This is part two of an article reviewing the results of a virtualisation with SQL Server survey I performed. Part one can be found here.
How do you size a new virtual server?
When deploying a new virtual server you want to size it according to its predicted workload knowing that additional resource can be allocated as required. Unlike physical servers giving your virtual server more resource than it actually needs can actually be a bad thing, if nothing else if you’ve got resource you’re not using your virtualisation admin is going to spot that and take it back. It was no surprise then that most people started off with a medium sized virtual server (2 vCPUs, 6GB memory) and scaling up or down as required. This was also a good test to see what spec of virtual server people were deploying. Most people started with mid-sized as mentioned previously, however 7 started with just 1 vCPU and 4GB of memory, while only 2 started at a high spec of 4 vCPU and 16GB.
Good vs. Bad Contention
One of the benefits of virtualisation which businesses like is “good contention”, the assumption that a physical server is never 100% CPU utilised so you can consolidate multiple physical servers onto a single one. But did anyone stop to consider the memory and storage availability vs. utilisation? Low workload servers are great candidates for virtualisation; however a production SQL Server probably doesn’t fit that category. Ensuring the benefits of virtualisation are experienced while making sure SQL Server has the resources and performance it requires is an art, which is often over-looked. What I call “bad contention” is when the sum of a resource allocated to all the virtual servers exceeds the amount the host server actually has. For example, I can allocate 8GB of memory to 3 virtual servers running on a host which only actually has 16GB. If all 3 servers really do need 8GB at once then we have bad contention occurring, the missing 8GB has to be found using clever tricks the hypervisor knows about which might have good intentions but might cause you to gulp if you weren’t expecting them Bad contention doesn’t just affect memory, it can affect every resource a virtual server requires, CPU, memory, storage I/O and network I/O.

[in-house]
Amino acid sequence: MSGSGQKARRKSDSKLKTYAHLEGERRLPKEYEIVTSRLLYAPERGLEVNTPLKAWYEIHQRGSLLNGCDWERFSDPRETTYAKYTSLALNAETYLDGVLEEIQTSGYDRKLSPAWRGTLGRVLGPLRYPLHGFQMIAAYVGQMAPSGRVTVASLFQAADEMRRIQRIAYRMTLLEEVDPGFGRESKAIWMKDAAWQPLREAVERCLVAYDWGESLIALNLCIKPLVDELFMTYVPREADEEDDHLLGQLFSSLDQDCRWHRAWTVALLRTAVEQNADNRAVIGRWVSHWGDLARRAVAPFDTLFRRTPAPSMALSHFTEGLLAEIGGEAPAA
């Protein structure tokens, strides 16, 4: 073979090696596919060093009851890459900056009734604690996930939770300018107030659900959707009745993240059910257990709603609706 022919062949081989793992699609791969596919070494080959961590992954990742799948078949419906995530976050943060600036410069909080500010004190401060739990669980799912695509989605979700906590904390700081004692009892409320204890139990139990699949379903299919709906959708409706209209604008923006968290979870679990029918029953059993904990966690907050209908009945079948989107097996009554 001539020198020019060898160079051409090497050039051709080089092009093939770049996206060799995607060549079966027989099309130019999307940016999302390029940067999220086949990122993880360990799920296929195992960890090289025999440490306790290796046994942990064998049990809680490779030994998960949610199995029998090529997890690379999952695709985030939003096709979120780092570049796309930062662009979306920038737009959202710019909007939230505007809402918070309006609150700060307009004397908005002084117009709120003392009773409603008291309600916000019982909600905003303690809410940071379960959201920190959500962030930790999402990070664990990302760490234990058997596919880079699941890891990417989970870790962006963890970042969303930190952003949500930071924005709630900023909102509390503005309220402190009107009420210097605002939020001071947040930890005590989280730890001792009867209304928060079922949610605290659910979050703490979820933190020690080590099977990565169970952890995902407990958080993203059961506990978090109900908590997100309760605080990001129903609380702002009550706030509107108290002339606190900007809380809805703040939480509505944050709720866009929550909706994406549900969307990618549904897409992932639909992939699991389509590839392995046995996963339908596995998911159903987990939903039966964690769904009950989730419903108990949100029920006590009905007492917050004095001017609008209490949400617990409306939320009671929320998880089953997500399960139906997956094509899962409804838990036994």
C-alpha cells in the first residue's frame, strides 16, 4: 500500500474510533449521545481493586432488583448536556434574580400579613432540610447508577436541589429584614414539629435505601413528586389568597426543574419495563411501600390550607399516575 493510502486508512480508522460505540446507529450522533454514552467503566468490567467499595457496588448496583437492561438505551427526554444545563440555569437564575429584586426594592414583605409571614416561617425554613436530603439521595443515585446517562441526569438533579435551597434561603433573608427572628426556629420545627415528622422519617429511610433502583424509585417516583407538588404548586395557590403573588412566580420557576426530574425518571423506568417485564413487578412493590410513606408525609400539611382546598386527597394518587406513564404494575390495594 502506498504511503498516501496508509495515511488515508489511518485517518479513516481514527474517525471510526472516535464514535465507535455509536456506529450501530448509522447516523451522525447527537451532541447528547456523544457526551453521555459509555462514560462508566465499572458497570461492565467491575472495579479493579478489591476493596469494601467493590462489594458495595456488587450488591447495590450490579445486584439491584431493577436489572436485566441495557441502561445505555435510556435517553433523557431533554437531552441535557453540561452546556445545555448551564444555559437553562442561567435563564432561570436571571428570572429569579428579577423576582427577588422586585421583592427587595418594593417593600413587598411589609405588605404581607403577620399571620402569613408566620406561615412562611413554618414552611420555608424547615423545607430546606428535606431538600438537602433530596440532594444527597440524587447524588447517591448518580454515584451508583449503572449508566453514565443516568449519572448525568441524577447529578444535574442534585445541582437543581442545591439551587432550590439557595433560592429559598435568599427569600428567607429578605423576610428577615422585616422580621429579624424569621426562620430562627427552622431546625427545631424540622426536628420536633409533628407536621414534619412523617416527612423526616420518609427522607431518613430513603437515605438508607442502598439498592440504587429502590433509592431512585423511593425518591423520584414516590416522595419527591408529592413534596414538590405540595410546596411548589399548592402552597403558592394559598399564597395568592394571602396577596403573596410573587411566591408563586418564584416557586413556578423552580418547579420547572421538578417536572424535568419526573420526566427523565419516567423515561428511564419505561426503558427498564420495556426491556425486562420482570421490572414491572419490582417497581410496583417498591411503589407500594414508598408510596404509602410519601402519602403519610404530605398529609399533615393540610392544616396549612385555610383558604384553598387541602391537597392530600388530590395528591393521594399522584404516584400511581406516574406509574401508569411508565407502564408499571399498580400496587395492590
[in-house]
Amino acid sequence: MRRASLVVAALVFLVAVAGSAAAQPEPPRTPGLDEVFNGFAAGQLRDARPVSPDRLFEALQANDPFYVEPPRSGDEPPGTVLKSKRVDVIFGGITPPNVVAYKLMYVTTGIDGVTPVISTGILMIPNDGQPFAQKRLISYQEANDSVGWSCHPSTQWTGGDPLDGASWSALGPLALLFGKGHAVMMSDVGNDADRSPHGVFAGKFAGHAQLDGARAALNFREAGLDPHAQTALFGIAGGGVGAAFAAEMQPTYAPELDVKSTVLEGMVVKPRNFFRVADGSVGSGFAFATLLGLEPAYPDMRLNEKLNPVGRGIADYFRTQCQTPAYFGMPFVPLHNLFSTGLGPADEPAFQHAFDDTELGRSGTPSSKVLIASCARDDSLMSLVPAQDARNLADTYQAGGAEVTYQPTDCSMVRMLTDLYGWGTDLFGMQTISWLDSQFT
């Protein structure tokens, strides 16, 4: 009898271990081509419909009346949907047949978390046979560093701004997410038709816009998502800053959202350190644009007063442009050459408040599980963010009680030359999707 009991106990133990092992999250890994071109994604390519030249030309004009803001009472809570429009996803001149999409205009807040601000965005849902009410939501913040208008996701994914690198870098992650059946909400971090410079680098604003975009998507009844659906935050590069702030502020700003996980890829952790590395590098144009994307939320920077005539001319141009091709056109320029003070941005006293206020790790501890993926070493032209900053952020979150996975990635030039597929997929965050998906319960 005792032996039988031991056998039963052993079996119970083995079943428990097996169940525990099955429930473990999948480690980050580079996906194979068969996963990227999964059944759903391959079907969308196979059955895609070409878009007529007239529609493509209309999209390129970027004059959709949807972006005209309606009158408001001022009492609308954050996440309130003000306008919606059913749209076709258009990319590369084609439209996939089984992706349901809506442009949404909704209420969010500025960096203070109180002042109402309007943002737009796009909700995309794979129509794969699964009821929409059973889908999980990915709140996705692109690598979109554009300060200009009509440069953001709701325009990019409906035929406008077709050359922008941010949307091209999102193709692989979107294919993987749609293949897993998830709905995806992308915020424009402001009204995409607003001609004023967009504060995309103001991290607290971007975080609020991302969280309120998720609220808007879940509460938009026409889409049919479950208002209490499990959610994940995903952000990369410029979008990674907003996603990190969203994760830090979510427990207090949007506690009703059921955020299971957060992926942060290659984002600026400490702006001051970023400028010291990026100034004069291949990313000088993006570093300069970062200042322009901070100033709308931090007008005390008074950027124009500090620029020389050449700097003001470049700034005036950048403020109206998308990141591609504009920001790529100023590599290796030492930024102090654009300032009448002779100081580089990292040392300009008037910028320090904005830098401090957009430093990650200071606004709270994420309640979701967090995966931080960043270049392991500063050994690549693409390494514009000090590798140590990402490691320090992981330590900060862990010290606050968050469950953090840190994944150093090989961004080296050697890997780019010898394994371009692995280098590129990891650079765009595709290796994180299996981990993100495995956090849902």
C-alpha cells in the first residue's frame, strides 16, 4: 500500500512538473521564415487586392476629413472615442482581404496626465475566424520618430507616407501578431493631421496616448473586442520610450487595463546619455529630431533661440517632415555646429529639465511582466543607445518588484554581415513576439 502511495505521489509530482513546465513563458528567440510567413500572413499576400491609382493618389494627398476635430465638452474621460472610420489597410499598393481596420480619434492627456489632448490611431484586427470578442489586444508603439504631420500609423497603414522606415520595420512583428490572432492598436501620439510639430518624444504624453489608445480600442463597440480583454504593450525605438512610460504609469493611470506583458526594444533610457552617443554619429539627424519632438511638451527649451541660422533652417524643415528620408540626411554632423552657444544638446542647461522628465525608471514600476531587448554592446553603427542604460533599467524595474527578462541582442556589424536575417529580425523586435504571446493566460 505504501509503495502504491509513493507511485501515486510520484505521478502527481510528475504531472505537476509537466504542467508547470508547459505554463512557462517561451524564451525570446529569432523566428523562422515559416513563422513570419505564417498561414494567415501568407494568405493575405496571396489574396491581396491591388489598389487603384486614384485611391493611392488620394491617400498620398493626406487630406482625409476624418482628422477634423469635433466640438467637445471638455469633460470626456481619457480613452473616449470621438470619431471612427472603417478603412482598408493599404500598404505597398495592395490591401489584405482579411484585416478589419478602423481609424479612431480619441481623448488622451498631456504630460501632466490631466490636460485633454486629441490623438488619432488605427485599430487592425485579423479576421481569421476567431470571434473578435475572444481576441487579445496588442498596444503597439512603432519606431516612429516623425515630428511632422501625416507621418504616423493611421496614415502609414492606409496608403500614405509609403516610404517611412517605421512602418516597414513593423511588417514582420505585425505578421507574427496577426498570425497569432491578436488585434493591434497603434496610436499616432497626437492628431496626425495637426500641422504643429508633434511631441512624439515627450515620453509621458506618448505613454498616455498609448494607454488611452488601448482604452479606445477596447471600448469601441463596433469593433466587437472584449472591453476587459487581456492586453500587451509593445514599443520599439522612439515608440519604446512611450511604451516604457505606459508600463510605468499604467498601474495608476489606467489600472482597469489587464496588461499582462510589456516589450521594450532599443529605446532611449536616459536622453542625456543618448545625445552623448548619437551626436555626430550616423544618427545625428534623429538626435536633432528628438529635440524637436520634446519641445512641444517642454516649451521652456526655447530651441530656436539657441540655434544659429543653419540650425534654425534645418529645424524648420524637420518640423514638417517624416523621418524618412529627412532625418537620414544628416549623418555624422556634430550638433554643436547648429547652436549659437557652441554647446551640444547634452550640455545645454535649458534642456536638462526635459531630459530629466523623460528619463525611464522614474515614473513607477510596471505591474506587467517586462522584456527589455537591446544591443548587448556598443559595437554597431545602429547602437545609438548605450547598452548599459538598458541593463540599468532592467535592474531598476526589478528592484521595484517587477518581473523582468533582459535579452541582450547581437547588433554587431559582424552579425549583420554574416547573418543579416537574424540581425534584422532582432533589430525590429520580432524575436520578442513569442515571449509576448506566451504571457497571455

Attitudes towards contending resources/over-allocation
Now we understand how “bad contention” can be a bad design practice it’s interesting to see people’s attitudes towards it.
A few people are happy to contend CPU and memory, I suspect that ties in with the heavy use of virtualisation for dev/test environments where performance isn’t key. What’s interesting is that most people said they deliberately don’t contend any resources. Wow! To me that means one of three things: people start off with good intentions but reality changes that, people are deploying virtualisation in really high end solutions or what I suspect is the case, people don’t realise how virtualisation contends resource – for example do people really have 2 HBAs in the host server for every VM which requires SAN? This is an area I’ll go into in future articles.
The final of this article, part three, is here.